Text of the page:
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In re HNRC Dissolution Co.

United States Bankruptcy Appellate Panel of the Sixth Circuit

June 1, 2018

In re: HNRC Dissolution Company, Debtor.
v.
Lexington Coal Company, Defendant-Appellee. Terry Giese, Plaintiff-Appellant,

          Argued: August 22, 2017

          Appeal from the United States Bankruptcy Court for the Eastern District of Kentucky at Ashland. No. 02-14261-Tracey N. Wise, Judge

         ARGUED:

          Michael J. Gartland, DELCOTTO LAW GROUP PLLC, Lexington, Kentucky, for Appellant.

          Janet Smith Holbrook, DINSMORE & SHOHL, LLP, Huntington, West Virginia, for Appellee.

         ON BRIEF:

          Michael J. Gartland, DELCOTTO LAW GROUP PLLC, Lexington, Kentucky, Philip G. Fairbanks, MEHR FAIRBANKS TRIAL LAWYERS, PLLC, Lexington, Kentucky, for Appellant.

          Janet Smith Holbrook, DINSMORE & SHOHL, LLP, Huntington, West Virginia, for Appellee.

          Before: HARRISON, OPPERMAN, and PRESTON, Bankruptcy Appellate Panel Judges.

          OPINION

          DANIEL S. OPPERMAN, CHIEF BANKRUPTCY APPELLATE PANEL JUDGE.

         This case involves a dispute regarding funds allegedly held in escrow to pay royalties connected to coal mining. According to Appellant, Terry Giese ("Giese"), a company known as Horizon Natural Resources Company ("HNRC") paid royalties derived from those mining operations into an account for the benefit of someone identified as E. Begley and Begley's heirs and successors. After buying the property on which the relevant mining operations occurred, Giese filed a complaint in a Kentucky state court asserting a right to the escrowed royalties.

         Appellee Lexington Coal Company ("Lexington Coal") disputed Giese's claim, arguing it purchased all cash and accounts of HNRC and HNRC's parent company during a bankruptcy case involving those entities. Lexington Coal had been a defendant in an interpleader action, before the Bankruptcy Court, to determine the rightful owner of the funds at issue. Following notice to all interested parties, the Bankruptcy Court overseeing that interpleader action determined that Lexington Coal and another company-International Coal Group, Inc. ("ICG")-owned the funds. Ultimately, Giese's state court action was removed and referred to the Bankruptcy Court.

         In response to the case being removed, Giese argued, as he argues here, that the Bankruptcy Court was required to abstain from adjudicating two counts of his state court complaint. The Bankruptcy Court declined to abstain. The Court, after determining it had jurisdiction over all of Giese's claims, dismissed his complaint. Giese appeals both the Court's decision to not abstain and the Court's decision to dismiss his adversary complaint. Because the Bankruptcy Court acted properly, this Panel affirms its decision.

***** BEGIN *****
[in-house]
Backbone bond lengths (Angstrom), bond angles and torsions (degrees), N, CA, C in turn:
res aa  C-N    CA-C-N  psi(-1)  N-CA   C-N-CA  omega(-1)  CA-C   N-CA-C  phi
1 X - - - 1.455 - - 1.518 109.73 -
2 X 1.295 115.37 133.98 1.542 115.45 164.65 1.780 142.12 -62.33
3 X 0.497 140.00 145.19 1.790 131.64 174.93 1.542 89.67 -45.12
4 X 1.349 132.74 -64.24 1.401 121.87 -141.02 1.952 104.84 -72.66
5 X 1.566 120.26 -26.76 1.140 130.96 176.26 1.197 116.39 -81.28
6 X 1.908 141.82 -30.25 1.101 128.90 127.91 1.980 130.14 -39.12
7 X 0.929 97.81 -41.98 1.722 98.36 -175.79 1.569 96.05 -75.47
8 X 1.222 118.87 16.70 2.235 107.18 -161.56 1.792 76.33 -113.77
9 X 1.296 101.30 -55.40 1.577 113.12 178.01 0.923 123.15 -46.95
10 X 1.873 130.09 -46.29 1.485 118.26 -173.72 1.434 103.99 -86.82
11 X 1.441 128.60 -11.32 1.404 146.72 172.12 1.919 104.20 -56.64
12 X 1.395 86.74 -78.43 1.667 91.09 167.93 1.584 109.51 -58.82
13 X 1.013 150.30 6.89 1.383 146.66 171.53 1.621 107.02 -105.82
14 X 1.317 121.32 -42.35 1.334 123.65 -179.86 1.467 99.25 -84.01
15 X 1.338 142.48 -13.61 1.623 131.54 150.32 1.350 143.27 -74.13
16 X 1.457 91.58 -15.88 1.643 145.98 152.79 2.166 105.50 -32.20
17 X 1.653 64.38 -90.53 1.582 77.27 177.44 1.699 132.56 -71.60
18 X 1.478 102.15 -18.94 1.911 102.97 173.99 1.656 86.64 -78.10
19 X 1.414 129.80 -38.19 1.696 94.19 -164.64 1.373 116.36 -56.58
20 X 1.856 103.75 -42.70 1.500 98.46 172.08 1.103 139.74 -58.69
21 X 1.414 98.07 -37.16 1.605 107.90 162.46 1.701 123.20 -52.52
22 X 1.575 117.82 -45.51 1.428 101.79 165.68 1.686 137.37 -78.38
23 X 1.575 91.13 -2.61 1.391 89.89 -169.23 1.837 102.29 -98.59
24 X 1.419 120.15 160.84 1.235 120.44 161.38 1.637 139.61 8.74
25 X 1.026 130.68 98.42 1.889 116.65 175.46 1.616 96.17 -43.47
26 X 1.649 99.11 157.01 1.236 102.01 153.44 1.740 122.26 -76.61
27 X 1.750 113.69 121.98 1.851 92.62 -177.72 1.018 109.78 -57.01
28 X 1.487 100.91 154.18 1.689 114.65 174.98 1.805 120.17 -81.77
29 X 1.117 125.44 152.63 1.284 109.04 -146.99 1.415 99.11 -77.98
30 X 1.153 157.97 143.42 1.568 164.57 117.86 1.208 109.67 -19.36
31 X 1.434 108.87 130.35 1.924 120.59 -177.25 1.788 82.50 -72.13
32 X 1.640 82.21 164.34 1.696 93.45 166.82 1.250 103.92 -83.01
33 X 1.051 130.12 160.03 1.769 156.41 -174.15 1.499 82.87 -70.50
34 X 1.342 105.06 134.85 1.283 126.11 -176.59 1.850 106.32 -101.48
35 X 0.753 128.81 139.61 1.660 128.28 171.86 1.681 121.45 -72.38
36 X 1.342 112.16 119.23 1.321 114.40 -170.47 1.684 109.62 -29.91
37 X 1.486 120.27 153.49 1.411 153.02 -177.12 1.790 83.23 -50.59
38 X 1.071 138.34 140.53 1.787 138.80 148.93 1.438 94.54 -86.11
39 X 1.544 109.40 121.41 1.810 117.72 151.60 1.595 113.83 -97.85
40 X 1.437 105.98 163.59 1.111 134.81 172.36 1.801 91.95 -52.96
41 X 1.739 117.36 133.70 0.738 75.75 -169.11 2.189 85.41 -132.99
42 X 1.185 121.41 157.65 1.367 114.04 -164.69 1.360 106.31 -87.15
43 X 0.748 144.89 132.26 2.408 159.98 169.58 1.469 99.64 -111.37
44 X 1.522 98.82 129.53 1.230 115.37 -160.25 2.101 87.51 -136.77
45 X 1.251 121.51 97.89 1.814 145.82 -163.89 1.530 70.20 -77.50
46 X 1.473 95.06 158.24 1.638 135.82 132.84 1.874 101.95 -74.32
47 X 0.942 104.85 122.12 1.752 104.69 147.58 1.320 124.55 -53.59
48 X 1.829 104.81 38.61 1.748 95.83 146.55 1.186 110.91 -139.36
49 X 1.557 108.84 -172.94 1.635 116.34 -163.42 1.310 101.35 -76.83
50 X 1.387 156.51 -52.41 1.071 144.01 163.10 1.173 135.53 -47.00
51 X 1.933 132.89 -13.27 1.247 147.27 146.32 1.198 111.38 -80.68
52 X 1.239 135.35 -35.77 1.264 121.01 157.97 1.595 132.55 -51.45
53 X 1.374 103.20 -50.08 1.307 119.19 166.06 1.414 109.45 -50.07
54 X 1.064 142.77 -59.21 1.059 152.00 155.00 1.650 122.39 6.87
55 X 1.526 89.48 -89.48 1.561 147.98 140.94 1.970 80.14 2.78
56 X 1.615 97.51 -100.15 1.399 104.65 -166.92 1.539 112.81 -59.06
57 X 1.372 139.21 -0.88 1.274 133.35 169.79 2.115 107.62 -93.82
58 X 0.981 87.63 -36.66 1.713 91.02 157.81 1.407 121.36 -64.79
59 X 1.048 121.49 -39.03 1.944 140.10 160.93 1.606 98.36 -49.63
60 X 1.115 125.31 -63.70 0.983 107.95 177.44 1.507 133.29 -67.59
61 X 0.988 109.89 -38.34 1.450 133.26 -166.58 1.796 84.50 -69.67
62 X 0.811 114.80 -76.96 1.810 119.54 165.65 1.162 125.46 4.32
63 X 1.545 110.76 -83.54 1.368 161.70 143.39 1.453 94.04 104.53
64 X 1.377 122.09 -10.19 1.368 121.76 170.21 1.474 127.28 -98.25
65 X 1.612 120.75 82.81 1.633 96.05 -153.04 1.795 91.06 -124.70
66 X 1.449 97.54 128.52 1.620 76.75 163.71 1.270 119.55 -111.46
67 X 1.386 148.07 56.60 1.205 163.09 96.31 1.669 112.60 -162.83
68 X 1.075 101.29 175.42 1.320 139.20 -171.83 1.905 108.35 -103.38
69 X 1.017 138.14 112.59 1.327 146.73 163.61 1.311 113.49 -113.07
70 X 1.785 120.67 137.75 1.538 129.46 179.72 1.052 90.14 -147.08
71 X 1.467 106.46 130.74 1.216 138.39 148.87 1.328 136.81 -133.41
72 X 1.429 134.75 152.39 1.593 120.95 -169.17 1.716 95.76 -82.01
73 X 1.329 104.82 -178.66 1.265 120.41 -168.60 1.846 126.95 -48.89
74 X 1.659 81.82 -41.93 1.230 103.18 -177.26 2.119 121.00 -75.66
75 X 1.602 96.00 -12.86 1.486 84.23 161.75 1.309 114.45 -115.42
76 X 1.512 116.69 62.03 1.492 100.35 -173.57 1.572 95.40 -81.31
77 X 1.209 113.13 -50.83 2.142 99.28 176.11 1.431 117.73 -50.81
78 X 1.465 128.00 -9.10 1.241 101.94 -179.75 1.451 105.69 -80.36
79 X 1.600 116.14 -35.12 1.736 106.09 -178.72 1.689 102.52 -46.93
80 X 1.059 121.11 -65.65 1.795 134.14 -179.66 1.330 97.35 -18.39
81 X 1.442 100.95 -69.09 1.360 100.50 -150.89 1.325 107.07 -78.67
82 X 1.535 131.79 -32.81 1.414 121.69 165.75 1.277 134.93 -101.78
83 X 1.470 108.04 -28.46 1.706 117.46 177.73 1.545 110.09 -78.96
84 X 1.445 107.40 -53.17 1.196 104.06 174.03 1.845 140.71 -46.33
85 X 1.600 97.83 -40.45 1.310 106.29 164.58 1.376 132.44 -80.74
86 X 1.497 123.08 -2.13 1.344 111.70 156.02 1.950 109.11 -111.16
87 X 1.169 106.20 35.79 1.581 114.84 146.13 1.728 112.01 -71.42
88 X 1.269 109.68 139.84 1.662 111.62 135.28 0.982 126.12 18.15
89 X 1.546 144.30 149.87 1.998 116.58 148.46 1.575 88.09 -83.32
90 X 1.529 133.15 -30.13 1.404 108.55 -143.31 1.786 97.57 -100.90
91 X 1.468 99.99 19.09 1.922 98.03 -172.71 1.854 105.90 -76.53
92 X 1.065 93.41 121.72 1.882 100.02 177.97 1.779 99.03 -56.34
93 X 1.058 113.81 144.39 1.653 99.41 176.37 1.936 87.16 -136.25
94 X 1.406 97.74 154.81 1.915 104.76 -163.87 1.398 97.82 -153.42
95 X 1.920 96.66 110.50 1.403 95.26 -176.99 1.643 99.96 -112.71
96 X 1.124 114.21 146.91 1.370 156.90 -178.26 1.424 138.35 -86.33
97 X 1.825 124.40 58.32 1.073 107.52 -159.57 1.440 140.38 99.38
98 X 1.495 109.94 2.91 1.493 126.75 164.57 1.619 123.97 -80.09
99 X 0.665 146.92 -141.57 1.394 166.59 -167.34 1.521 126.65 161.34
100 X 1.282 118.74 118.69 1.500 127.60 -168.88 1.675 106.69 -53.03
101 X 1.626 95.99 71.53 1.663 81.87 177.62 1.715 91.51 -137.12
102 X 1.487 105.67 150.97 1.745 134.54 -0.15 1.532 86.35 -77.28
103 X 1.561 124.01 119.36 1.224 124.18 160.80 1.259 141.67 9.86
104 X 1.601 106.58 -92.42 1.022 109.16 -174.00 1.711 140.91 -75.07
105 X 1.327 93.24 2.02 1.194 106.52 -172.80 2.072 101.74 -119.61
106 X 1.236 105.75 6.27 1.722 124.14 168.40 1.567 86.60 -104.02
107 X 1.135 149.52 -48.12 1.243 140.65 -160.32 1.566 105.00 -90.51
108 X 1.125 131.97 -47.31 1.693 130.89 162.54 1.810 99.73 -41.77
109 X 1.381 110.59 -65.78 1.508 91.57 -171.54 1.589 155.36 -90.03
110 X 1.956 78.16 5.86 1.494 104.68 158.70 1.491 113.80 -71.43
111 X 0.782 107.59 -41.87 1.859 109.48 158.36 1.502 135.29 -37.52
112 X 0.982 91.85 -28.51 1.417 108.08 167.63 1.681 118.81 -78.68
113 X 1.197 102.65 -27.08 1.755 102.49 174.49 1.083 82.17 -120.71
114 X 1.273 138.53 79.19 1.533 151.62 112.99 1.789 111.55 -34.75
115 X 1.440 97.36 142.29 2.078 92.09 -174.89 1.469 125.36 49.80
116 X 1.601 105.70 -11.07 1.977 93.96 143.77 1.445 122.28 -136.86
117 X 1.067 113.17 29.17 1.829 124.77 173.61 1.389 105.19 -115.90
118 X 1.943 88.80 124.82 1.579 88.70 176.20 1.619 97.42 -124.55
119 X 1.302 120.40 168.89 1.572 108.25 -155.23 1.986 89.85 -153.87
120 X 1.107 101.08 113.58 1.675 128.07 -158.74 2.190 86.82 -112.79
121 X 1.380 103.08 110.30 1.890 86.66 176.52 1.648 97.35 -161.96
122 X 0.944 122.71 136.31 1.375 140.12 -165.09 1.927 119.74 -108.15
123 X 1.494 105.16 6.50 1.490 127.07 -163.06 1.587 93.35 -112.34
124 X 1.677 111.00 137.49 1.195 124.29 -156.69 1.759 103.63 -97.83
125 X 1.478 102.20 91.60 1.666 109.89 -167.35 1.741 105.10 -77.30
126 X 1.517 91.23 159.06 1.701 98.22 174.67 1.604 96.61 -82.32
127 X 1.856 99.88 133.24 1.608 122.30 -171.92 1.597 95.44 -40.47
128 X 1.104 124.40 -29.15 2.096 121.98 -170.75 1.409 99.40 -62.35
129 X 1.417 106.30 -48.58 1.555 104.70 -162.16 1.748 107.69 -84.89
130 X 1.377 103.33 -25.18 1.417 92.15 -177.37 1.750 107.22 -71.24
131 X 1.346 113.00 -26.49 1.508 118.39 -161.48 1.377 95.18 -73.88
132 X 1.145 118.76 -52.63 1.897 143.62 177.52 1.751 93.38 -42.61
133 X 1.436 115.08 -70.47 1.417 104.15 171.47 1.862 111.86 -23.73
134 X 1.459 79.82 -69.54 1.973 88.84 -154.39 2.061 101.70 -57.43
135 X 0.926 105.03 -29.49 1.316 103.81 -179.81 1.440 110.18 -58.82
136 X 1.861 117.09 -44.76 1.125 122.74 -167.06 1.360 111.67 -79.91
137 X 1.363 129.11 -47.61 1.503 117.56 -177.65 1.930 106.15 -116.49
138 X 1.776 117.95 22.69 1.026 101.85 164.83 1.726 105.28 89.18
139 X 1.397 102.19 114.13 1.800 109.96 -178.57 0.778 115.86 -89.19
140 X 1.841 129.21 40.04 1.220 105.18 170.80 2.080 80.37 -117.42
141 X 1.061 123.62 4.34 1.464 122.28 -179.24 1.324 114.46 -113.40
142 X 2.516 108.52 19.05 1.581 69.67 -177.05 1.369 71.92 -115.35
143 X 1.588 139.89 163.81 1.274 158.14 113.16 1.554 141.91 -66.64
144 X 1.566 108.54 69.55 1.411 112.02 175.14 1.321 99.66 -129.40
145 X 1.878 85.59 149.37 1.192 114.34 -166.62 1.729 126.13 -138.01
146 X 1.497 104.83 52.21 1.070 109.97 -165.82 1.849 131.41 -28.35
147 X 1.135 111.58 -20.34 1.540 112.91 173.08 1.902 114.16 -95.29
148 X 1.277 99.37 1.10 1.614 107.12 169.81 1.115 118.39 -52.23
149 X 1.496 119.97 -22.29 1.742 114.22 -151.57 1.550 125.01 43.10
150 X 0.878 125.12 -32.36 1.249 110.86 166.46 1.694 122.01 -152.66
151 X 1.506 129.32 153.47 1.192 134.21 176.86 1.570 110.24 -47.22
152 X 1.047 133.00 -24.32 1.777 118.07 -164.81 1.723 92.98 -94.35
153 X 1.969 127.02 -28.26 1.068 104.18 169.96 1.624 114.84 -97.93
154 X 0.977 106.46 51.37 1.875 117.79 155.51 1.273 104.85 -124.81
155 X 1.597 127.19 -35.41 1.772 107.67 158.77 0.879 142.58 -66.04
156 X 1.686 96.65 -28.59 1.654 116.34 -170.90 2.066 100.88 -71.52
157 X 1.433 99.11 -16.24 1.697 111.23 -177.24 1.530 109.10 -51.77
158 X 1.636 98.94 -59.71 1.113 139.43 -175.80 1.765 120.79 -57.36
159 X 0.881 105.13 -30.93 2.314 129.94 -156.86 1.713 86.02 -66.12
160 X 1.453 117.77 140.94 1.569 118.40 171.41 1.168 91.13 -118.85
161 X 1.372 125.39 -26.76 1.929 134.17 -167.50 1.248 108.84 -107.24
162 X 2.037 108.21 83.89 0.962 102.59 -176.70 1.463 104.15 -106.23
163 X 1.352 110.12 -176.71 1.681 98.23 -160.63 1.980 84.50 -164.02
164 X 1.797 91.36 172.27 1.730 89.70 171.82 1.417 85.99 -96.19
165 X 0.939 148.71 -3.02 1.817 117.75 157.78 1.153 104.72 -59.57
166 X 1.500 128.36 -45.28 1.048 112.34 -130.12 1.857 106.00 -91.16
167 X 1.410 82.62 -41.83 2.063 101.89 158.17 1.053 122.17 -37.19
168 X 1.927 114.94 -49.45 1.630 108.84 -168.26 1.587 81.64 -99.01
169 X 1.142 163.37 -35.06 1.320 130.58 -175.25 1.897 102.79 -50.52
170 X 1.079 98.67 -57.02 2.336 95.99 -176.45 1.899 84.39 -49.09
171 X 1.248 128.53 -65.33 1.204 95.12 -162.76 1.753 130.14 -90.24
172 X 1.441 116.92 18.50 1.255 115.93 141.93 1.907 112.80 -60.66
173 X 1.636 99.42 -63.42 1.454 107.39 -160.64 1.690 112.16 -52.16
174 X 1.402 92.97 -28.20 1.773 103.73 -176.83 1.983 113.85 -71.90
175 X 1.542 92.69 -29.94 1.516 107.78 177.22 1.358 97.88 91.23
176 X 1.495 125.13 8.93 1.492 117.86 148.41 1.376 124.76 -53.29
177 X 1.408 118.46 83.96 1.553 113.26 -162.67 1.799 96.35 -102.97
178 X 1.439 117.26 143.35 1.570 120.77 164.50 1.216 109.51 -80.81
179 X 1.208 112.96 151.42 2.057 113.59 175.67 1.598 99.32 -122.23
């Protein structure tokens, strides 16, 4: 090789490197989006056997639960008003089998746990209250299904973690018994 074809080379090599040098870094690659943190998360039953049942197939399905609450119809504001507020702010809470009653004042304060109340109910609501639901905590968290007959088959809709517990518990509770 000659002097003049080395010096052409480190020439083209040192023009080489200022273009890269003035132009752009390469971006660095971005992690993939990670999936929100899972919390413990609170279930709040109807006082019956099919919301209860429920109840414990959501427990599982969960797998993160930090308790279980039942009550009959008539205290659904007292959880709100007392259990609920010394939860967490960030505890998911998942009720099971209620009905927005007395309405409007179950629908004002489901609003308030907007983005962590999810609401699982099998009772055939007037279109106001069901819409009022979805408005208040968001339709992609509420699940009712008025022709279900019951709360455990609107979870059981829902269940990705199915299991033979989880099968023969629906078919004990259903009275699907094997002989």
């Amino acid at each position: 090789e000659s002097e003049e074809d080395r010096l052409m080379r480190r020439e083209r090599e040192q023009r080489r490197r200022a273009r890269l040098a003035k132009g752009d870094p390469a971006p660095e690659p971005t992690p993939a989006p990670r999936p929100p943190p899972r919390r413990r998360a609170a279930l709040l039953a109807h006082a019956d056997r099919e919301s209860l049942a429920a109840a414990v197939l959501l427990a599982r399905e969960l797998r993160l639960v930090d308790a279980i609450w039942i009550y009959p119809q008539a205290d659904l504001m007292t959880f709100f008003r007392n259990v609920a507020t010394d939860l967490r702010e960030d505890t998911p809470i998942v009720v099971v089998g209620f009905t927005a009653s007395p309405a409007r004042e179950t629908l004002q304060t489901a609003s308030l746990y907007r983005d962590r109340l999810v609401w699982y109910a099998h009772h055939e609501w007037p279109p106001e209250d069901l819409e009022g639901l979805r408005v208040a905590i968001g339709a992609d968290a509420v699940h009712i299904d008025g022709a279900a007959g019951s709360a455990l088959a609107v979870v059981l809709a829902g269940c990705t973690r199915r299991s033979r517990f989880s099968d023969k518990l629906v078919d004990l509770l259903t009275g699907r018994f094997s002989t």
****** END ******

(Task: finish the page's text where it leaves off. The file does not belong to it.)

ISSUES ON APPEAL

         1. Whether the Bankruptcy Court was required to abstain from adjudicating the causes of action asserted by Giese's state court complaint and required to remand same to the state court under 28 U.S.C. § 1334(c)(2).

         2. Whether the Bankruptcy Court erred in entering the Dismissal Opinion and Judgment on the basis of res judicata.

         JURISDICTION

         Under 28 U.S.C. § 158(a)(1), this Panel has jurisdiction to hear appeals "from final judgments, orders, and decrees" issued by the Bankruptcy Court. For purposes of appeal, an order is final if it "ends the litigation on the merits and leaves nothing for the court to do but execute the judgment." Midland Asphalt Corp. v. United States, 489 U.S. 794, 798, 109 S.Ct. 1494, 1497 (1989) (quotation marks and citation omitted). The orders and opinions at issue in this appeal are final and none of the parties to this appeal challenge the Panel's jurisdiction to hear it.

         STANDARD OF REVIEW

         1. Standard of Review Regarding Mandatory Abstention Decision

         The Panel reviews the Bankruptcy Court's decision regarding abstention de novo. Brown v. Tidwell, 169 F.3d 330, 332 (6th Cir. 1999). The Bankruptcy Court's conclusions of law also are reviewed de novo. Investors Credit Corp. v. Batie (In re Batie), 995 F.2d 85, 88 (6th Cir. 1993). When conducting a de novo review, the Panel decides the issues independent of and without deference to the Bankruptcy Court's conclusions. Menninger v. Accredited Home Lenders (In re Morgeson), 371 B.R. 798, 800 (B.A.P. 6th Cir. 2007).

         2. Standard of Review Regarding the Dismissal Opinion and Judgment

         The second issue Giese raises is the propriety of the Bankruptcy Court's Opinion and Judgment relying on res judicata to dismiss his adversary proceeding. In this case, that analysis involves determination of whether a certain financial account was property of the bankruptcy estate. The Panel reviews the Bankruptcy Court's order of dismissal de novo. Hughes v. Sanders, 469 F.3d 475, 477 (6th Cir. 2006). It also applies de novo review to the determination of whether an asset is estate property. Johnston v. Hazlett (In re Johnston), 209 F.3d 611, 612 (6th Cir. 2000). When conducting a de novo review, the Panel decides the issues independent of and without deference to the Bankruptcy Court's conclusions. Morgeson, 371 B.R. at 800. Additionally, when reviewing the order dismissing Giese's adversary complaint, the Panel ...


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